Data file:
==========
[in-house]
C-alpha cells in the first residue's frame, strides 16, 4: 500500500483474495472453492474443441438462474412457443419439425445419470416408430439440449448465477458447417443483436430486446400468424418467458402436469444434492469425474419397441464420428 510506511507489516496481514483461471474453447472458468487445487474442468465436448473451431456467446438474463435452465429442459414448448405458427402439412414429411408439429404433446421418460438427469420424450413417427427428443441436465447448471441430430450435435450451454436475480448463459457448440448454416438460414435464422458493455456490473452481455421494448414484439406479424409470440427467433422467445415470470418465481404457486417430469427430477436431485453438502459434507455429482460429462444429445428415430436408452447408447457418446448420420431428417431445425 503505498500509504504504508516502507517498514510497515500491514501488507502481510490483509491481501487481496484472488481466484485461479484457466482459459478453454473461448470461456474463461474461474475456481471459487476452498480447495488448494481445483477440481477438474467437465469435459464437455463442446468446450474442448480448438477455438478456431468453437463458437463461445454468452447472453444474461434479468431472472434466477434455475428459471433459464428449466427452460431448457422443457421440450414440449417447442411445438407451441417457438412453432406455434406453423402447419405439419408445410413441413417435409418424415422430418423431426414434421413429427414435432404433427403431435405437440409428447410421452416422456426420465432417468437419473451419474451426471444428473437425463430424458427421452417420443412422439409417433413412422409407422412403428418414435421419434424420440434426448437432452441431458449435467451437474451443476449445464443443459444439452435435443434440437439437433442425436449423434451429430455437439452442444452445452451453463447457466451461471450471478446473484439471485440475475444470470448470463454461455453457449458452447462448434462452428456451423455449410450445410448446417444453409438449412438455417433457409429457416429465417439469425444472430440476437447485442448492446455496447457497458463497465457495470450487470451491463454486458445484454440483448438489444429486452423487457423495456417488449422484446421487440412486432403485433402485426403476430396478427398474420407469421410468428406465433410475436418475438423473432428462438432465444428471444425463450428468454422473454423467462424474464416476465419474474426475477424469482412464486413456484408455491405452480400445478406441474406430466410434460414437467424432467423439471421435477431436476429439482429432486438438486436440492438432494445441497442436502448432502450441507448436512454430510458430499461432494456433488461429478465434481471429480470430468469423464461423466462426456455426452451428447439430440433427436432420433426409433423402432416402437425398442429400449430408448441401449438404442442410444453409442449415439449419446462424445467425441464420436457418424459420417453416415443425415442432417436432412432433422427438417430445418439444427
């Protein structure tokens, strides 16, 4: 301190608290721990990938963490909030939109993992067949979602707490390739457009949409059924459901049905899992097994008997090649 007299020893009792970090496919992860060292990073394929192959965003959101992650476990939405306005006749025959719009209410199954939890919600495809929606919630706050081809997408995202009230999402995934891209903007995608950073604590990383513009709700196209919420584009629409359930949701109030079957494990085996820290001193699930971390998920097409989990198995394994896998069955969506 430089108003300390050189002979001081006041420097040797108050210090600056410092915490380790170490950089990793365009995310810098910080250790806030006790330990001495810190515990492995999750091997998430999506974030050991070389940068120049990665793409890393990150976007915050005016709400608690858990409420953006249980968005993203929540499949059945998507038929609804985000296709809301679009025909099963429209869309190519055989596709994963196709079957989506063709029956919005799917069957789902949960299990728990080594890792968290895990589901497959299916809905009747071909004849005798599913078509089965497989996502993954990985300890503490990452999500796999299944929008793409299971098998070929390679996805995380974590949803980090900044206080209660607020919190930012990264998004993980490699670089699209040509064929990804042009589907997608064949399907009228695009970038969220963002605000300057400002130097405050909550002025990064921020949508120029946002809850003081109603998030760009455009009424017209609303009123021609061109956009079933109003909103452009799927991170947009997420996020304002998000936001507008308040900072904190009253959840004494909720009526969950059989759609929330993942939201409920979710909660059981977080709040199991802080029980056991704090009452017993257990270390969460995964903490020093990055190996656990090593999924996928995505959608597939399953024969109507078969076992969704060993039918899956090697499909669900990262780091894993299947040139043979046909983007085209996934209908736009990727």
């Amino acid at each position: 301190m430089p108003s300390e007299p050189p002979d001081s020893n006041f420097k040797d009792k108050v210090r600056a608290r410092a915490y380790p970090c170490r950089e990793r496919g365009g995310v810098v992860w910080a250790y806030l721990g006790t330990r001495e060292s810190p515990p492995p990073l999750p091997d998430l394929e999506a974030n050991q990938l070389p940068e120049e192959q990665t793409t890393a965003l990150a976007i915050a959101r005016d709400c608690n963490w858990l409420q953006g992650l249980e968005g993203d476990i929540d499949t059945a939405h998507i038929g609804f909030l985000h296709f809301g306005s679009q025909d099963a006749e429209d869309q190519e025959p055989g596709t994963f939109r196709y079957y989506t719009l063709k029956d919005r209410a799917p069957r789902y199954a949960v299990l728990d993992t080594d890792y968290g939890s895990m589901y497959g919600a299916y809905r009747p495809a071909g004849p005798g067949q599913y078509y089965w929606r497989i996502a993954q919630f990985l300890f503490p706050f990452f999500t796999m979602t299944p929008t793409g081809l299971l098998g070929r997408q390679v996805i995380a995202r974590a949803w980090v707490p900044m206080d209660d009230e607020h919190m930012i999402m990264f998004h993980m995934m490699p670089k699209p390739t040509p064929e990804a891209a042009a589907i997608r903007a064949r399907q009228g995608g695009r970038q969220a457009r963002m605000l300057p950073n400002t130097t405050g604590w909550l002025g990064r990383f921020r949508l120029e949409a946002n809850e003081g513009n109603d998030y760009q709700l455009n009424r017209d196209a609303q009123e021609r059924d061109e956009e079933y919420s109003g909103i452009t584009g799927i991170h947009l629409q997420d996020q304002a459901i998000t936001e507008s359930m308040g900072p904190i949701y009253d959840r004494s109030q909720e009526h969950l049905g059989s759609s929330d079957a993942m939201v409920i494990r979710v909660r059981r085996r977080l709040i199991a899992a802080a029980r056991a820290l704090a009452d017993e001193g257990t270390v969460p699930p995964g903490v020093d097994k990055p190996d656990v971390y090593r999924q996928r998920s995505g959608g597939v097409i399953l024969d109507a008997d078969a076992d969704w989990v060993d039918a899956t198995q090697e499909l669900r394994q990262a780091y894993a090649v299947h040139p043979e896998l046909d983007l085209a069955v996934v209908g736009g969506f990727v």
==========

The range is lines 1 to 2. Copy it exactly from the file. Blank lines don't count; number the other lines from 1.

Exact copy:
[in-house]
C-alpha cells in the first residue's frame, strides 16, 4: 500500500483474495472453492474443441438462474412457443419439425445419470416408430439440449448465477458447417443483436430486446400468424418467458402436469444434492469425474419397441464420428 510506511507489516496481514483461471474453447472458468487445487474442468465436448473451431456467446438474463435452465429442459414448448405458427402439412414429411408439429404433446421418460438427469420424450413417427427428443441436465447448471441430430450435435450451454436475480448463459457448440448454416438460414435464422458493455456490473452481455421494448414484439406479424409470440427467433422467445415470470418465481404457486417430469427430477436431485453438502459434507455429482460429462444429445428415430436408452447408447457418446448420420431428417431445425 503505498500509504504504508516502507517498514510497515500491514501488507502481510490483509491481501487481496484472488481466484485461479484457466482459459478453454473461448470461456474463461474461474475456481471459487476452498480447495488448494481445483477440481477438474467437465469435459464437455463442446468446450474442448480448438477455438478456431468453437463458437463461445454468452447472453444474461434479468431472472434466477434455475428459471433459464428449466427452460431448457422443457421440450414440449417447442411445438407451441417457438412453432406455434406453423402447419405439419408445410413441413417435409418424415422430418423431426414434421413429427414435432404433427403431435405437440409428447410421452416422456426420465432417468437419473451419474451426471444428473437425463430424458427421452417420443412422439409417433413412422409407422412403428418414435421419434424420440434426448437432452441431458449435467451437474451443476449445464443443459444439452435435443434440437439437433442425436449423434451429430455437439452442444452445452451453463447457466451461471450471478446473484439471485440475475444470470448470463454461455453457449458452447462448434462452428456451423455449410450445410448446417444453409438449412438455417433457409429457416429465417439469425444472430440476437447485442448492446455496447457497458463497465457495470450487470451491463454486458445484454440483448438489444429486452423487457423495456417488449422484446421487440412486432403485433402485426403476430396478427398474420407469421410468428406465433410475436418475438423473432428462438432465444428471444425463450428468454422473454423467462424474464416476465419474474426475477424469482412464486413456484408455491405452480400445478406441474406430466410434460414437467424432467423439471421435477431436476429439482429432486438438486436440492438432494445441497442436502448432502450441507448436512454430510458430499461432494456433488461429478465434481471429480470430468469423464461423466462426456455426452451428447439430440433427436432420433426409433423402432416402437425398442429400449430408448441401449438404442442410444453409442449415439449419446462424445467425441464420436457418424459420417453416415443425415442432417436432412432433422427438417430445418439444427